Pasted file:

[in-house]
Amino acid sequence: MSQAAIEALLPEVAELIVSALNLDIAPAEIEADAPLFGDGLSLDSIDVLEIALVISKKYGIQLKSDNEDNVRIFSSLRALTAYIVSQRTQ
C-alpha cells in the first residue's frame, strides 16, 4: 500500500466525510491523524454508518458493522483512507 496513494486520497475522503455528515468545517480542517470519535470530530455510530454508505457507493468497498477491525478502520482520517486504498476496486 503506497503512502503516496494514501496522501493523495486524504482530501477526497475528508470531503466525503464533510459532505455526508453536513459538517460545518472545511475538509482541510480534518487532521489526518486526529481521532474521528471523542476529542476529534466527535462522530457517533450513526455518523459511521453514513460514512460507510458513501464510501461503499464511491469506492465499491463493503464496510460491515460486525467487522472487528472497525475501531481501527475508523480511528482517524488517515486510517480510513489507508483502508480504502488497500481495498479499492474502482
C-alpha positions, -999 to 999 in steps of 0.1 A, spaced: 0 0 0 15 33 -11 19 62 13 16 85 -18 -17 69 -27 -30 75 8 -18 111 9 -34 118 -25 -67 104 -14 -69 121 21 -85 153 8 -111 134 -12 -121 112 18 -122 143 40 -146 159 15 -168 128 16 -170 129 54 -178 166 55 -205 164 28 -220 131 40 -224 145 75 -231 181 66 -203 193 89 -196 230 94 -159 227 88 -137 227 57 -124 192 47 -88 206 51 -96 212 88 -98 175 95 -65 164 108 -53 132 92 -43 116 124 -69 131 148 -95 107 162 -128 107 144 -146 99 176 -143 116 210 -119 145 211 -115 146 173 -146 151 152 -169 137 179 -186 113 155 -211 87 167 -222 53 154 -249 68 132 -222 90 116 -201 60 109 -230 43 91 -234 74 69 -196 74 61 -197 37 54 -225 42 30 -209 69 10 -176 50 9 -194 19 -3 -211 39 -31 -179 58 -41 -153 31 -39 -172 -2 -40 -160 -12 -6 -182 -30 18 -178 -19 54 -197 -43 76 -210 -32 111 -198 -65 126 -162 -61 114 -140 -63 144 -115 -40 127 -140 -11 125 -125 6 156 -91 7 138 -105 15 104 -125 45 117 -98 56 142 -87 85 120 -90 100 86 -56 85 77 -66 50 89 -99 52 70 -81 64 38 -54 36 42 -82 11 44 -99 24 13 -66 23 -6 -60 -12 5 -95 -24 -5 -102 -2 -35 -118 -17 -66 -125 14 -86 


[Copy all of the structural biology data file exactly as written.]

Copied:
[in-house]
Amino acid sequence: MSQAAIEALLPEVAELIVSALNLDIAPAEIEADAPLFGDGLSLDSIDVLEIALVISKKYGIQLKSDNEDNVRIFSSLRALTAYIVSQRTQ
C-alpha cells in the first residue's frame, strides 16, 4: 500500500466525510491523524454508518458493522483512507 496513494486520497475522503455528515468545517480542517470519535470530530455510530454508505457507493468497498477491525478502520482520517486504498476496486 503506497503512502503516496494514501496522501493523495486524504482530501477526497475528508470531503466525503464533510459532505455526508453536513459538517460545518472545511475538509482541510480534518487532521489526518486526529481521532474521528471523542476529542476529534466527535462522530457517533450513526455518523459511521453514513460514512460507510458513501464510501461503499464511491469506492465499491463493503464496510460491515460486525467487522472487528472497525475501531481501527475508523480511528482517524488517515486510517480510513489507508483502508480504502488497500481495498479499492474502482
C-alpha positions, -999 to 999 in steps of 0.1 A, spaced: 0 0 0 15 33 -11 19 62 13 16 85 -18 -17 69 -27 -30 75 8 -18 111 9 -34 118 -25 -67 104 -14 -69 121 21 -85 153 8 -111 134 -12 -121 112 18 -122 143 40 -146 159 15 -168 128 16 -170 129 54 -178 166 55 -205 164 28 -220 131 40 -224 145 75 -231 181 66 -203 193 89 -196 230 94 -159 227 88 -137 227 57 -124 192 47 -88 206 51 -96 212 88 -98 175 95 -65 164 108 -53 132 92 -43 116 124 -69 131 148 -95 107 162 -128 107 144 -146 99 176 -143 116 210 -119 145 211 -115 146 173 -146 151 152 -169 137 179 -186 113 155 -211 87 167 -222 53 154 -249 68 132 -222 90 116 -201 60 109 -230 43 91 -234 74 69 -196 74 61 -197 37 54 -225 42 30 -209 69 10 -176 50 9 -194 19 -3 -211 39 -31 -179 58 -41 -153 31 -39 -172 -2 -40 -160 -12 -6 -182 -30 18 -178 -19 54 -197 -43 76 -210 -32 111 -198 -65 126 -162 -61 114 -140 -63 144 -115 -40 127 -140 -11 125 -125 6 156 -91 7 138 -105 15 104 -125 45 117 -98 56 142 -87 85 120 -90 100 86 -56 85 77 -66 50 89 -99 52 70 -81 64 38 -54 36 42 -82 11 44 -99 24 13 -66 23 -6 -60 -12 5 -95 -24 -5 -102 -2 -35 -118 -17 -66 -125 14 -86 